2nd April (UK, VOD)
A group of eccentric assassins are fed up with Gunther, the world's greatest hitman, and decide to kill him, but their plan turns into a series of bungled encounters as Gunther seems to always be one step ahead.
Taran Killam, Dave 'Squatch' Ward, Bobby Moynihan
Hapless hitmen hunt an elusive assassin in Killing Gunther, a tonally unbalanced yet consistently funny actioner.
Killing Gunther follows Blake (Taran Killam) an eccentric hitman who assembles a team of equally odd contract killers to find and eliminate Gunther, the best in the profession. Hiring a film crew to document his attempts and provide proof of their success, the group find that tracking down the world’s best killer-for-hire is as tough as it sounds, with Gunther always one step ahead of their plans.
The brainchild of Taran Killam, who stars as the lead Blake, Killing Guther is an energetic, rapid fire action comedy in which you’re only mere seconds away from another gag. The hit rate of the humour is largely hit more than miss and the film has the vibe of a Saturday Night Live skit (a show which Killam has links with), but as a result, even at a brisk 93 minutes, it does feel like the premise is very much a case of not enough butter spread over a whole lot of bread.
The cast do their utmost to make it work though and it’s their belief in the material which gives Killing Guther its life. Killam is the smartly dressed but dim-witted Blake, Bobby Moynihan plays explosives expert Donnie, Hannah Simone is Sanna the offspring of a legendary hitman and Paul Brittain portrays tech novice Gabe.
Other members include Izzat, who has a robotic arm, revenge-seeking Yong who has a grudge against Gunther for killing his snake and unhinged twins Mia and Barold. It’s a varied team indeed and their traits are distinctive enough to give them their own scene highlights.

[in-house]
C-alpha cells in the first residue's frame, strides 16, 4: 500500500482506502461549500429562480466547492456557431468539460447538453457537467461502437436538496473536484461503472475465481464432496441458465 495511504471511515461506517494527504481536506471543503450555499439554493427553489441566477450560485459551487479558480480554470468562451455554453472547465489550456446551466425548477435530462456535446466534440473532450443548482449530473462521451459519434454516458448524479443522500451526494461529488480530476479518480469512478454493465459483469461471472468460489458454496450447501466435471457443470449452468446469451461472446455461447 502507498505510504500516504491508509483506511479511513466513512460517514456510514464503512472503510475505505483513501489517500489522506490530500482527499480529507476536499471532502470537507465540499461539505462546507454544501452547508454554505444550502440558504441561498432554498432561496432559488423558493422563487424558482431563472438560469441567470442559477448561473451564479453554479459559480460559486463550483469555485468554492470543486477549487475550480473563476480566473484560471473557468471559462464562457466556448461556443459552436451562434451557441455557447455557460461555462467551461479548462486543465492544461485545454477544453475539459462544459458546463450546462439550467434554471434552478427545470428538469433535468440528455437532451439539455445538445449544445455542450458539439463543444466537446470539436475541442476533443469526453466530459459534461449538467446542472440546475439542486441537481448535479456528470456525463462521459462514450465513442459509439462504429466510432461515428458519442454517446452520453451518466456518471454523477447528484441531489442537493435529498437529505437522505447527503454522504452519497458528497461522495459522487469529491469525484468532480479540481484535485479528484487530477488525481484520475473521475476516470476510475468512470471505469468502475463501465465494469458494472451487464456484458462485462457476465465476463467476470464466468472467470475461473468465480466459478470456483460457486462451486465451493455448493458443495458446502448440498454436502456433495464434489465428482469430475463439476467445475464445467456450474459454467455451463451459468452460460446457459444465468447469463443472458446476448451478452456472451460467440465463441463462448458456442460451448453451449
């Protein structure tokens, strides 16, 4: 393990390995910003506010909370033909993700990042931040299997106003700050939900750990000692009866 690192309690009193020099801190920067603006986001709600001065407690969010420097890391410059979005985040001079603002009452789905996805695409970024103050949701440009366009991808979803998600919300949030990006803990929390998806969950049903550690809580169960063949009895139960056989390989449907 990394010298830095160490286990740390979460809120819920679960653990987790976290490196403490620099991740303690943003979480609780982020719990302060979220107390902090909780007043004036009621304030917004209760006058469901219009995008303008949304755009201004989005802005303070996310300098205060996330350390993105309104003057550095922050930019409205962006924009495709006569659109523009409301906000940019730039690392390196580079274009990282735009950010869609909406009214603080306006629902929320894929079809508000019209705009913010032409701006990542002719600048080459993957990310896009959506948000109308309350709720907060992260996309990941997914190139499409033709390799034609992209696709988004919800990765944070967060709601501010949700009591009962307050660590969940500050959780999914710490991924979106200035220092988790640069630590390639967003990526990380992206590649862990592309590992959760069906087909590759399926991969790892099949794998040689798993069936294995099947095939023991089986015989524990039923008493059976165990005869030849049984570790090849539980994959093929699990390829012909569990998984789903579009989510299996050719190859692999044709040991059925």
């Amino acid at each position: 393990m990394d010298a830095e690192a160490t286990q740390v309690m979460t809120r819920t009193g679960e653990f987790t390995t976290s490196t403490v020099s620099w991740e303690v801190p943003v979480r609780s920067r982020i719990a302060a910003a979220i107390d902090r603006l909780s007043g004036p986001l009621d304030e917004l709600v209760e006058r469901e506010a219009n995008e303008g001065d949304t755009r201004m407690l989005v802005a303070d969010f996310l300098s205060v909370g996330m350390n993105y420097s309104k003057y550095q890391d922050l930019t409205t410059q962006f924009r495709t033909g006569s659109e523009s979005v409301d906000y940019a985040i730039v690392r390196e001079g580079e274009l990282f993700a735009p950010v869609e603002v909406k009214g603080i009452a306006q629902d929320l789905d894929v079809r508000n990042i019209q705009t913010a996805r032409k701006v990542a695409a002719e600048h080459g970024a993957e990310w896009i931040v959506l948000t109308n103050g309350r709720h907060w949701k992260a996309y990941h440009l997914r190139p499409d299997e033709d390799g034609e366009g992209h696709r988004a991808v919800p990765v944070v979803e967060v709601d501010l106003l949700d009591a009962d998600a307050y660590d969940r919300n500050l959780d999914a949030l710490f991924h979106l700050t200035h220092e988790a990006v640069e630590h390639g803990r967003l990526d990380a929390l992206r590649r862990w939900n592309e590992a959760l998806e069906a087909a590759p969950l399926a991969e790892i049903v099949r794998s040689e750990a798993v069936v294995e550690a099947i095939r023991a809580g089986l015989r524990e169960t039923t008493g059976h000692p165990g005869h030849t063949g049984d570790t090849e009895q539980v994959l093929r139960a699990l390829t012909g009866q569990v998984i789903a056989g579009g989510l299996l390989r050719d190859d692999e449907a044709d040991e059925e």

It’s a shame then that the film frequently switches rather unnecessarily to the talking head interview format to keep up the appearance of it being a documentary. Each time Killing Gunther feels like its hitting its stride in a ludicrous attempt to catch the titular assassin, the gathering momentum is the only victim as the film concerns itself with an avoidable romantic subplot between Blake and ex-lover, Lisa (played by Cobie Smulders). These sections seemingly try to tackle a more dramatic approach and ultimately make Killing Gunther’s tone an indecisive one.
The poster heavily advertises the appearance of the one and only Arnold Schwarzenegger, but don’t be fooled: his participation is more of a cameo than a featured role. His presence is a memorable one though, and his role is clearly a loving homage to the plethora of tough guy roles he’s undertaken in his 40-plus year career.
Nevertheless, Killing Guther is sure to please fans of slapstick, parodical comedies such as the Naked Gun and Hot Shots! movies. It could have benefited from being more laser-sighted in its tone, but the dedicated cast, extravagant assassin characters and semi-automatic speed of joke delivery make it a murderously amusing way to execute 90 minutes of your time.
Dedicated cast with an eccentric variety of characters
The momentum of action stopped by the documentary style interviews